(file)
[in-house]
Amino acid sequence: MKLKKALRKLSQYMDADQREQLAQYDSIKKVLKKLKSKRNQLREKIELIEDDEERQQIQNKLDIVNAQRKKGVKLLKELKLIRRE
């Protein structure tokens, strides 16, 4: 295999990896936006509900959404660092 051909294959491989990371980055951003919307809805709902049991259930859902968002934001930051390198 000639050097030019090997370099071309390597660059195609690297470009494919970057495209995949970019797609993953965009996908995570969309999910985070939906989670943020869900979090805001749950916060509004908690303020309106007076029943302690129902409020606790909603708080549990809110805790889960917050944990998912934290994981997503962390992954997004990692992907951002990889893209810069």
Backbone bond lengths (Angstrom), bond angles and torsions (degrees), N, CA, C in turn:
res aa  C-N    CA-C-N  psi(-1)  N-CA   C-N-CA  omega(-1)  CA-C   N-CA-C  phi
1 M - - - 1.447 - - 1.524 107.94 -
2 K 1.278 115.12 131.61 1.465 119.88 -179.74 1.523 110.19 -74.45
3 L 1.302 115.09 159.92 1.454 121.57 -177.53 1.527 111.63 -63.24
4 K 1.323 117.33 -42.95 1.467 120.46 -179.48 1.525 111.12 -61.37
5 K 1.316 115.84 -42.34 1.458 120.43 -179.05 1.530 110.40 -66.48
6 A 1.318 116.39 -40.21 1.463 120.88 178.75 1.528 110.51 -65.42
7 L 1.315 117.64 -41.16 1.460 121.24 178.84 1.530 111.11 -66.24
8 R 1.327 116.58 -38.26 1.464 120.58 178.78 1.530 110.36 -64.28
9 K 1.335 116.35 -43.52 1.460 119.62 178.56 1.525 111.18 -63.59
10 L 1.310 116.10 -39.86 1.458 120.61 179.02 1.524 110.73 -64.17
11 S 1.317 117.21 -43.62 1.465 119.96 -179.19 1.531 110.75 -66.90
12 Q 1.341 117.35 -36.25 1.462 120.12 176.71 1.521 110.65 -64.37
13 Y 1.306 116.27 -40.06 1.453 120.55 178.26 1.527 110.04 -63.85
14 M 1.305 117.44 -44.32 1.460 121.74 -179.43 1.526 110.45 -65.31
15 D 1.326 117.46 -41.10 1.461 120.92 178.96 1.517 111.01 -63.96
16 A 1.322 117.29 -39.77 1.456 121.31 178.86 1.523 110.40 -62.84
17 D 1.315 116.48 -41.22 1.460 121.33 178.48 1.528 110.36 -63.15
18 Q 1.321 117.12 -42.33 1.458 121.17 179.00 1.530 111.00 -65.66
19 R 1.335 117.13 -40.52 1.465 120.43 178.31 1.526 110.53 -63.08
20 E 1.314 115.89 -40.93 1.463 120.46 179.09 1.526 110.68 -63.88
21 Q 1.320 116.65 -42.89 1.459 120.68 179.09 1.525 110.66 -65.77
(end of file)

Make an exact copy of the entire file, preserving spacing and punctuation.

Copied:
[in-house]
Amino acid sequence: MKLKKALRKLSQYMDADQREQLAQYDSIKKVLKKLKSKRNQLREKIELIEDDEERQQIQNKLDIVNAQRKKGVKLLKELKLIRRE
């Protein structure tokens, strides 16, 4: 295999990896936006509900959404660092 051909294959491989990371980055951003919307809805709902049991259930859902968002934001930051390198 000639050097030019090997370099071309390597660059195609690297470009494919970057495209995949970019797609993953965009996908995570969309999910985070939906989670943020869900979090805001749950916060509004908690303020309106007076029943302690129902409020606790909603708080549990809110805790889960917050944990998912934290994981997503962390992954997004990692992907951002990889893209810069």
Backbone bond lengths (Angstrom), bond angles and torsions (degrees), N, CA, C in turn:
res aa  C-N    CA-C-N  psi(-1)  N-CA   C-N-CA  omega(-1)  CA-C   N-CA-C  phi
1 M - - - 1.447 - - 1.524 107.94 -
2 K 1.278 115.12 131.61 1.465 119.88 -179.74 1.523 110.19 -74.45
3 L 1.302 115.09 159.92 1.454 121.57 -177.53 1.527 111.63 -63.24
4 K 1.323 117.33 -42.95 1.467 120.46 -179.48 1.525 111.12 -61.37
5 K 1.316 115.84 -42.34 1.458 120.43 -179.05 1.530 110.40 -66.48
6 A 1.318 116.39 -40.21 1.463 120.88 178.75 1.528 110.51 -65.42
7 L 1.315 117.64 -41.16 1.460 121.24 178.84 1.530 111.11 -66.24
8 R 1.327 116.58 -38.26 1.464 120.58 178.78 1.530 110.36 -64.28
9 K 1.335 116.35 -43.52 1.460 119.62 178.56 1.525 111.18 -63.59
10 L 1.310 116.10 -39.86 1.458 120.61 179.02 1.524 110.73 -64.17
11 S 1.317 117.21 -43.62 1.465 119.96 -179.19 1.531 110.75 -66.90
12 Q 1.341 117.35 -36.25 1.462 120.12 176.71 1.521 110.65 -64.37
13 Y 1.306 116.27 -40.06 1.453 120.55 178.26 1.527 110.04 -63.85
14 M 1.305 117.44 -44.32 1.460 121.74 -179.43 1.526 110.45 -65.31
15 D 1.326 117.46 -41.10 1.461 120.92 178.96 1.517 111.01 -63.96
16 A 1.322 117.29 -39.77 1.456 121.31 178.86 1.523 110.40 -62.84
17 D 1.315 116.48 -41.22 1.460 121.33 178.48 1.528 110.36 -63.15
18 Q 1.321 117.12 -42.33 1.458 121.17 179.00 1.530 111.00 -65.66
19 R 1.335 117.13 -40.52 1.465 120.43 178.31 1.526 110.53 -63.08
20 E 1.314 115.89 -40.93 1.463 120.46 179.09 1.526 110.68 -63.88
21 Q 1.320 116.65 -42.89 1.459 120.68 179.09 1.525 110.66 -65.77